For contracts that essentially buy contract labor, there are possibilities to demonstrate advantages over competition.  You could say you have a deep bench that you will train on the clients needs at no cost to the agency.  That means if an employee is gone for any reason, a replacement will be virtually seamless.  Or you cross train employees so they know the work of others.  In event of a surge, others can help out.  This may eliminate the need for overtime.  From what you said it seems like the agency may be looking to reduce costs and minimizing overtime.  Focusing on creative approaches on this might go a long way on winning.

Just some thoughts for the future.


 

I wouldn’t have paid a 25% premium for a labor hour contract based upon what I read here.

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13 minutes ago, joel hoffman said:

I would t have paid a 25% premium for a labor hour contract based upon what I read here.

We don’t know what any offerer said or didn’t say nor any real history.   So any opinion is purely speculative.  LH contracts can be grossly inefficient or very efficient depending upon individual circumstances.  Offerors can come up with innovative ways to improve efficiencies.  What if an offeror proposed a way to reduce prices by 30%?  We just don’t know here.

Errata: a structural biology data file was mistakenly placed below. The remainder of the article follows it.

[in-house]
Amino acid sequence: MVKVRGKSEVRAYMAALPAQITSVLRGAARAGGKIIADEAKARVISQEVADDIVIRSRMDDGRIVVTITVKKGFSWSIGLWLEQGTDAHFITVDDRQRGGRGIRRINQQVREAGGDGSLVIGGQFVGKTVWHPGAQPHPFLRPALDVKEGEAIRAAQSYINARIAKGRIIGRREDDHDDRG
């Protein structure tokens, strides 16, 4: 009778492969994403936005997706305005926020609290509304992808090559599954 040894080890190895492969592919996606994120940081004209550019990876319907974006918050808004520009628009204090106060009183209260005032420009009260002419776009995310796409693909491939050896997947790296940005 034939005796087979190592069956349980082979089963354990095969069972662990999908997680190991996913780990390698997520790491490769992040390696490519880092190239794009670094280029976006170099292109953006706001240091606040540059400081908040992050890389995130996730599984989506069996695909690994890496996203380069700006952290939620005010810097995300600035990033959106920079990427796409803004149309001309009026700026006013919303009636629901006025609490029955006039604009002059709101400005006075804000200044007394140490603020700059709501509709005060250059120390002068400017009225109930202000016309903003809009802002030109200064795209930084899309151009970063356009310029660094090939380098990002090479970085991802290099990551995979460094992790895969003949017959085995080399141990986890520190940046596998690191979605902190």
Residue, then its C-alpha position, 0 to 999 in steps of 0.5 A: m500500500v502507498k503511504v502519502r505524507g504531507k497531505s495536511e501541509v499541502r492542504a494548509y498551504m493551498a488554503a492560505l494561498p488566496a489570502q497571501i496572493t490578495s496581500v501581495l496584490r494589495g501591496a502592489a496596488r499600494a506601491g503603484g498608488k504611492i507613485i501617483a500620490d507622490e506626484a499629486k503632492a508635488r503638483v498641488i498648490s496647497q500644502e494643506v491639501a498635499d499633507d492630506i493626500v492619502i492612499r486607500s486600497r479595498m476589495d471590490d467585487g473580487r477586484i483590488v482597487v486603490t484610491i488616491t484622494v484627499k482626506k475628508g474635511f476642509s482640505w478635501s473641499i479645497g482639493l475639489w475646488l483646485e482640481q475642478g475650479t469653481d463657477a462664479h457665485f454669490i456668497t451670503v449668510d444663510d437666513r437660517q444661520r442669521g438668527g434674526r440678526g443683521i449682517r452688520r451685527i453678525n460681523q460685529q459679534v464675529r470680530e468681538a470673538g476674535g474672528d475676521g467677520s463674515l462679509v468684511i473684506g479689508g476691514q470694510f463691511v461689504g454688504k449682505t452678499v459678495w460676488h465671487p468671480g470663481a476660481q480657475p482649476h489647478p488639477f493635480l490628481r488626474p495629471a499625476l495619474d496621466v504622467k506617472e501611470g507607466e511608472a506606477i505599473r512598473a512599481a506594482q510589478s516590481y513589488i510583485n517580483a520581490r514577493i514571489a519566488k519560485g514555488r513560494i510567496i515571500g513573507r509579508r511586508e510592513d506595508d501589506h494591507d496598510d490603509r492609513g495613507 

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formerfed, one can glorify or extol their past performance but if it is “similar” to another firm’s past performance ratings, I wouldn’t pay a 25% premium. Past performance generally is rated by clients, not flowery self aggrandizement.

As for proposing methods or improvements beyond the stated requirements, if not sought after or stated as desirable in the task order competition, they aren’t enforceable, unless the government states that it will and does incorporate those features of the proposal into the contract. I saw several large (> $2 Billion) major Defense Program Systems contracts with extensive service phases where I was able to read the proposal after award. I found numerous differences between flowery management promises and actual execution. I’ve also seen the revolving doors of key personnel substitutions. Many of the substitutes were replacements for the proposed “A team” players with newbies or what turned out to be the “B team”. In all those cases, the government didn’t incorporate any of those aspects of the proposal nor include any requirements for personnel substitution. I wasn’t on the source selection team for those Systems contracts. 

Like I said, from what was described in this thread, I wouldn’t pay a 25% premium here for ?? additional value.  No offense intended to the OP here.